Monday, 18 February 2008

Modifying Python frame locals

Occasionally I find myself wanting to modify the locals dictionary of a Python frame. Ideally it might have been possible by doing the following:

import sys
def f():
v = 1
sys._getframe().f_locals["v"] = 2
return v
But this does not work and v will be unchanged. As far as I can tell, within an acceptable range of effort, it is not possible to modify the local variables of a frame.

One situation where this is useful, is when you are doing code reloading. When you identify a new version of a class, you don't actually want to replace the old version. Instead you want to take the easier approach and update the old version to be the same as the new version.
def UpdateReferences(oldRef, newRef):
currentFrame = sys._getframe()
for referrer in gc.get_referrers(oldRef):
if type(referrer) is types.MethodType:
newRef2 = types.MethodType(newRef, referrer.im_self, referrer.im_class)
UpdateReferences(referrer, newRef2)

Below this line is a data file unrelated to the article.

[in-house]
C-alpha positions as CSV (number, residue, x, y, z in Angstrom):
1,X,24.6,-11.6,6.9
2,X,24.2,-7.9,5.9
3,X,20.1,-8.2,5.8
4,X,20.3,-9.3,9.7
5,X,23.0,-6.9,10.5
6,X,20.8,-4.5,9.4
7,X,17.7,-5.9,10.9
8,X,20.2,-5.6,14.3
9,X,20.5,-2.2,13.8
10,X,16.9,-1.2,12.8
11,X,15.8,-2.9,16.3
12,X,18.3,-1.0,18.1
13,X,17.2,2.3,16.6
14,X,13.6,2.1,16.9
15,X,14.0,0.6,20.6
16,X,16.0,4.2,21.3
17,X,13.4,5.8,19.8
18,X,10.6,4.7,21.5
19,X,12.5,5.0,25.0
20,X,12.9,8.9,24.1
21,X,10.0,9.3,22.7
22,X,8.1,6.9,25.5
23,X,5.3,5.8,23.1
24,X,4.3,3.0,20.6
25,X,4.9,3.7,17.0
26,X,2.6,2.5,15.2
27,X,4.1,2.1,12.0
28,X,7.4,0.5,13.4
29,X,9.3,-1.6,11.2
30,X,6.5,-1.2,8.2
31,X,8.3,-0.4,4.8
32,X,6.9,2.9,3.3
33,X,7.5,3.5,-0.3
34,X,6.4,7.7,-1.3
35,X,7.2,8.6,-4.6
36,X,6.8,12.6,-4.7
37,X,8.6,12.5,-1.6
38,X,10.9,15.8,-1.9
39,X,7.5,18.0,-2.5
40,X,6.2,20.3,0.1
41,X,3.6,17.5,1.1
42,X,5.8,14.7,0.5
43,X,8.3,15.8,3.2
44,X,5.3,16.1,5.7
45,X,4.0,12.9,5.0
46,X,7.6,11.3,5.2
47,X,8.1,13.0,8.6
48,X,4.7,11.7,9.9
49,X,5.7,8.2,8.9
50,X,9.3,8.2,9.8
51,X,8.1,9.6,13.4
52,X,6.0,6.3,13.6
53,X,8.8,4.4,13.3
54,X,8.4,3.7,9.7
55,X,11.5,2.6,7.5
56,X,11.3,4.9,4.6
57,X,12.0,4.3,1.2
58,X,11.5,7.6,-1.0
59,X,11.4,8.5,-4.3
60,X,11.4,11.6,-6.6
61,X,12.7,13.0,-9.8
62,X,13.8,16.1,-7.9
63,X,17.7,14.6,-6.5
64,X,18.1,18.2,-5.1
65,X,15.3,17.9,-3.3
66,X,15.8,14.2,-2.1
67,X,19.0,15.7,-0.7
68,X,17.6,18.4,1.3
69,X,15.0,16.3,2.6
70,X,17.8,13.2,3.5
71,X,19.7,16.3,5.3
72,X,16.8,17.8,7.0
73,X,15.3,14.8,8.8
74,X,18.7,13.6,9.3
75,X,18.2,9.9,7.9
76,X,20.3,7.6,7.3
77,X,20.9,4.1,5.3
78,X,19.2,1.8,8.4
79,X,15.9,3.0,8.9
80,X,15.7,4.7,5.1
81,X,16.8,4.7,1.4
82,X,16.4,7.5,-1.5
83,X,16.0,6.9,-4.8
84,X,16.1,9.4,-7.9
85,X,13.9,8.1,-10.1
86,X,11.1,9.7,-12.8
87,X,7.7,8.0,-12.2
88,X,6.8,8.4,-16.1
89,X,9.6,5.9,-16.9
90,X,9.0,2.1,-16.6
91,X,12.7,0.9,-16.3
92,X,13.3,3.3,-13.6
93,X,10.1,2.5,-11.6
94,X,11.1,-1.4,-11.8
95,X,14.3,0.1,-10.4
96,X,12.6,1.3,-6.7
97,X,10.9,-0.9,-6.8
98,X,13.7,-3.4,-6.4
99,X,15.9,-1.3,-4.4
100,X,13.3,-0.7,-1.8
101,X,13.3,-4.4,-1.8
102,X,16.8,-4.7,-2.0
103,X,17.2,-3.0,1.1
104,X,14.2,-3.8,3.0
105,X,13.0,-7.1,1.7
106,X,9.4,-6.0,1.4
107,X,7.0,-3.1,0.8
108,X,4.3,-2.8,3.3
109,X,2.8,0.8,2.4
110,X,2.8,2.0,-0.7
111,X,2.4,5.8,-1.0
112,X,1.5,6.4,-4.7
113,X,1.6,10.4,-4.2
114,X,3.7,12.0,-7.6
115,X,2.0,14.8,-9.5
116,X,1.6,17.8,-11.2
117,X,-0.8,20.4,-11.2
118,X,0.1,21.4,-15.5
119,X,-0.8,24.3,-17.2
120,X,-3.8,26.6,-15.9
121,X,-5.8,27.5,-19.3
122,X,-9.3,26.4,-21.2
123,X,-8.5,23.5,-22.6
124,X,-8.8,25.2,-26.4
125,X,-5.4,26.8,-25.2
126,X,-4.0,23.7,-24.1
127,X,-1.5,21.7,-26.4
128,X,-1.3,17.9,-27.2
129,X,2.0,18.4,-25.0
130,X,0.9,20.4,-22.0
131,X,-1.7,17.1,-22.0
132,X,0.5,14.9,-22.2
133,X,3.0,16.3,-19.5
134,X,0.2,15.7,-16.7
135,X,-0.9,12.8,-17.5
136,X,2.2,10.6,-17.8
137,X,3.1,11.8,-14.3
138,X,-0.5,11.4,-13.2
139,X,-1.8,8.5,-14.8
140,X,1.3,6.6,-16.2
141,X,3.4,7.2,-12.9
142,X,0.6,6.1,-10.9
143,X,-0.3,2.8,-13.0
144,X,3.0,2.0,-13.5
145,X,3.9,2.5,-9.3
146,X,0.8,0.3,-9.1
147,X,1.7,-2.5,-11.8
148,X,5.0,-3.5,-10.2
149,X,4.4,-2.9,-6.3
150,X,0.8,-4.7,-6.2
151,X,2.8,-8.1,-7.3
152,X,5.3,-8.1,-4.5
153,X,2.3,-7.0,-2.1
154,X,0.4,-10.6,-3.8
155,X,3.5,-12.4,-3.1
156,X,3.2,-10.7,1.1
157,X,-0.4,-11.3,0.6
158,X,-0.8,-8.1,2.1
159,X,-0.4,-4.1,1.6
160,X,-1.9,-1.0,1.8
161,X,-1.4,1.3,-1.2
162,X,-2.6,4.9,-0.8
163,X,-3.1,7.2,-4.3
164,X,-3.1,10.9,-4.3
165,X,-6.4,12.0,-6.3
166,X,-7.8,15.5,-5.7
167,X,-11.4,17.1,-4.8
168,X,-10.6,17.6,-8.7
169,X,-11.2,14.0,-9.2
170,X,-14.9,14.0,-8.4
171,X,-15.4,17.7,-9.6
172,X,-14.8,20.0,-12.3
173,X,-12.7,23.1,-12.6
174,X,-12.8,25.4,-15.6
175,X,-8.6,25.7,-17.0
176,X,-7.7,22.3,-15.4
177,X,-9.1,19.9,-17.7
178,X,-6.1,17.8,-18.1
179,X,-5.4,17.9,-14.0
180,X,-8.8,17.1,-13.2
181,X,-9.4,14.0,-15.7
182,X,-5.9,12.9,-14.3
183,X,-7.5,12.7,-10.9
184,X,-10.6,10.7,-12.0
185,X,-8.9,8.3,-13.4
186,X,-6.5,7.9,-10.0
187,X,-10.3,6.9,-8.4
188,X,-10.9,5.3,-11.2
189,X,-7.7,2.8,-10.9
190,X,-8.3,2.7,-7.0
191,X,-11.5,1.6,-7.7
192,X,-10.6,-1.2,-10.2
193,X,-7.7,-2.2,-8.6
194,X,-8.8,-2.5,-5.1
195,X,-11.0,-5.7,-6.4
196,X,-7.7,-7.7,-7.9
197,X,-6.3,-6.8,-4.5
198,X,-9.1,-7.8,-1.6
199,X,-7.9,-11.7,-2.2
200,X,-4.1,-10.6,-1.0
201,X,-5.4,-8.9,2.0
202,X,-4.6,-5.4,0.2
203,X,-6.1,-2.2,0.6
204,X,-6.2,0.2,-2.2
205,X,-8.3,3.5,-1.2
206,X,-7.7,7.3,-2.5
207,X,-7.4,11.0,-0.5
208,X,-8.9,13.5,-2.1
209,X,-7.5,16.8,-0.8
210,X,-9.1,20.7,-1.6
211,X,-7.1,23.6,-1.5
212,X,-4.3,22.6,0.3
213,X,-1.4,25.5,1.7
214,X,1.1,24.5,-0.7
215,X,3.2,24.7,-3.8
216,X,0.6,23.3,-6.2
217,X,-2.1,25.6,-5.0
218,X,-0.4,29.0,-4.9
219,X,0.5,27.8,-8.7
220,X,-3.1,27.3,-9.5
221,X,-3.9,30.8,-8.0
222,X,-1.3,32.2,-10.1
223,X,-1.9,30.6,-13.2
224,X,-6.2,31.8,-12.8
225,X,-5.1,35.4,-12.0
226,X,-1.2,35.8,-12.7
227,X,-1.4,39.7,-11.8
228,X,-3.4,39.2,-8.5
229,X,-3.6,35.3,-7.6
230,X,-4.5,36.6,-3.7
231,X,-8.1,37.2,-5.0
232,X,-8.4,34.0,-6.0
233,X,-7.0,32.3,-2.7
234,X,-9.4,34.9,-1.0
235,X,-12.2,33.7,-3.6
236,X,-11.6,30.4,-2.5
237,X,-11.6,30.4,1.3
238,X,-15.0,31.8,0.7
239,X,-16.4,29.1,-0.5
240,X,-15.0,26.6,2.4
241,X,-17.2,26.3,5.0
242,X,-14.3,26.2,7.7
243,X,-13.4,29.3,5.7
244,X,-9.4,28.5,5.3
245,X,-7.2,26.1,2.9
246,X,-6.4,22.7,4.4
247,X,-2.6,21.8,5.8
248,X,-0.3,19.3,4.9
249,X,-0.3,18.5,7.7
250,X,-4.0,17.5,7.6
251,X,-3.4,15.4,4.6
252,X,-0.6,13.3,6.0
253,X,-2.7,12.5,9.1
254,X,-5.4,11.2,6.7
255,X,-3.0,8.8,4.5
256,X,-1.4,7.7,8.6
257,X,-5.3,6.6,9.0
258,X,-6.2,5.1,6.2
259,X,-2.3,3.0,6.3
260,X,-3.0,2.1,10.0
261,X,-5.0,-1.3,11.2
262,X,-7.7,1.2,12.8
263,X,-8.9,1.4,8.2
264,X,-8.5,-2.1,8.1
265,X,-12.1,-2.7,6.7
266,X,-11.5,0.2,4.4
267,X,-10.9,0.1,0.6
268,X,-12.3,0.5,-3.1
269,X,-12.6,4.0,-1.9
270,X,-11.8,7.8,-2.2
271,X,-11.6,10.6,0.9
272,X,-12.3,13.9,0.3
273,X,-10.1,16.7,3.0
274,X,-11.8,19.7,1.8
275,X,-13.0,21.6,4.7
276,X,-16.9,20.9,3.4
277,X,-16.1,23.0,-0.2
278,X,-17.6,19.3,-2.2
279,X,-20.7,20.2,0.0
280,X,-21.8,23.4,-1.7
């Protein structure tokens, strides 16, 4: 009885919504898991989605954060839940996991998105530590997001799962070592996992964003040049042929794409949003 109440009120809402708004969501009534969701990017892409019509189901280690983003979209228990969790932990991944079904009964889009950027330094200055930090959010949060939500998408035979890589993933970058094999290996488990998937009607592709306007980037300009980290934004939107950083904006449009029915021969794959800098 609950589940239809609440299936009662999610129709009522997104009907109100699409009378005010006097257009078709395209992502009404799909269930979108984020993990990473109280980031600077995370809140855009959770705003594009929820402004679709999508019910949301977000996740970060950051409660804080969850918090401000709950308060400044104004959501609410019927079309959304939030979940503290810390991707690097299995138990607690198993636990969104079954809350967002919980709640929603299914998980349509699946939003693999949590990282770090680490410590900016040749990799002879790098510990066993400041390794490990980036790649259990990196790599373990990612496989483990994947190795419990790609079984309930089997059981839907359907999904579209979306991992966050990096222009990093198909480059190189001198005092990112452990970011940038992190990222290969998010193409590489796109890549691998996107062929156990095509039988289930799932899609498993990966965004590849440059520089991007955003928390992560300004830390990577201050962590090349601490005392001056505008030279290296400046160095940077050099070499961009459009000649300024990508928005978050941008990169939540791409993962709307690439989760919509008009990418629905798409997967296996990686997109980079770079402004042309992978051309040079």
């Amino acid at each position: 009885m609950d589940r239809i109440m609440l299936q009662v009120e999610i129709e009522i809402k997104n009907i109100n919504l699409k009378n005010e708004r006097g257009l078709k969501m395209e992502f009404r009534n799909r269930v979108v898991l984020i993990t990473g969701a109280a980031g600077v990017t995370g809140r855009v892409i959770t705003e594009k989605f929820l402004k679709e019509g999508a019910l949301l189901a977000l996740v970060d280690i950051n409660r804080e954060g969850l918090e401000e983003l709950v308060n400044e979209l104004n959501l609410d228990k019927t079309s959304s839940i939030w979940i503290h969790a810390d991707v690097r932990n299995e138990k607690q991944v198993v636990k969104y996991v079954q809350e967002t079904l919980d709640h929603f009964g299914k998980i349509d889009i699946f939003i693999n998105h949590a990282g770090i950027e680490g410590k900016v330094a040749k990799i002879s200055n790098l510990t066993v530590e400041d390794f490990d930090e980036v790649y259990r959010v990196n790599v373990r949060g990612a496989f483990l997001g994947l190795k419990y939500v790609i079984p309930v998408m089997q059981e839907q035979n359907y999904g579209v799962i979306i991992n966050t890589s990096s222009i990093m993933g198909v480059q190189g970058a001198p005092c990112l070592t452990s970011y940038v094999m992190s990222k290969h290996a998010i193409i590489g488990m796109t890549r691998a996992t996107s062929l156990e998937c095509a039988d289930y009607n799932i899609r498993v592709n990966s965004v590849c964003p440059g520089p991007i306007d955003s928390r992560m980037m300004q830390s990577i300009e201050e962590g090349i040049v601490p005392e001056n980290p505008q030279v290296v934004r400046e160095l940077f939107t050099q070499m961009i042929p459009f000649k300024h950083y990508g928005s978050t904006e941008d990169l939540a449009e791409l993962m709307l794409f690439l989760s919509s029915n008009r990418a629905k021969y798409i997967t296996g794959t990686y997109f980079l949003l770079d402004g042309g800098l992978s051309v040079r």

elif type(referrer) is types.FrameType:
if referrer is currentFrame:
# Problem case. Local variable replacement..

oldGlobals = existingFile.globals
for k, v in newClass.__dict__.iteritems():
if isinstance(v, types.UnboundMethodType):
f = v.im_func
# Duplicate the function but bound to the original globals dictionary.
g = types.FunctionType(f.func_code, oldGlobals, f.func_name,
f.func_defaults or ())
g.__doc__ = f.__doc__
if f.__dict__ is not None:
g.__dict__ = f.__dict__.copy()
# If the function already existed, update all references to it.
if hasattr(oldClass, k):
UpdateReferences(f, g)
# Inject the updated function on the original class.
setattr(oldClass, k, g)
There are other situations when writing support tools for a custom framework, where in order to allow programmers using it to write straightforward code, the inability to modify the local variables is a roadblock to the simplest solution - or to being able to do it at all.

If anyone knows of an acceptable way to do this, I would be interested in hearing about it.

1 comment:

  1. It's actually not a problem with f_locals but with Python scoping rules. Consider this version of your code, which works:

    import sys
    class f:
    v = 1
    sys._getframe().f_locals["v"] = 2
    print f.v prints 2 because the referencing rules have changed.

    One way I've seen people get around this is to actually *replace* frame.f_code with a new code object as similar as possible to the last one but with the changes you want to make. Of course, the effort to accomplish swapping f_code isn't much more fun than your wrapping effort.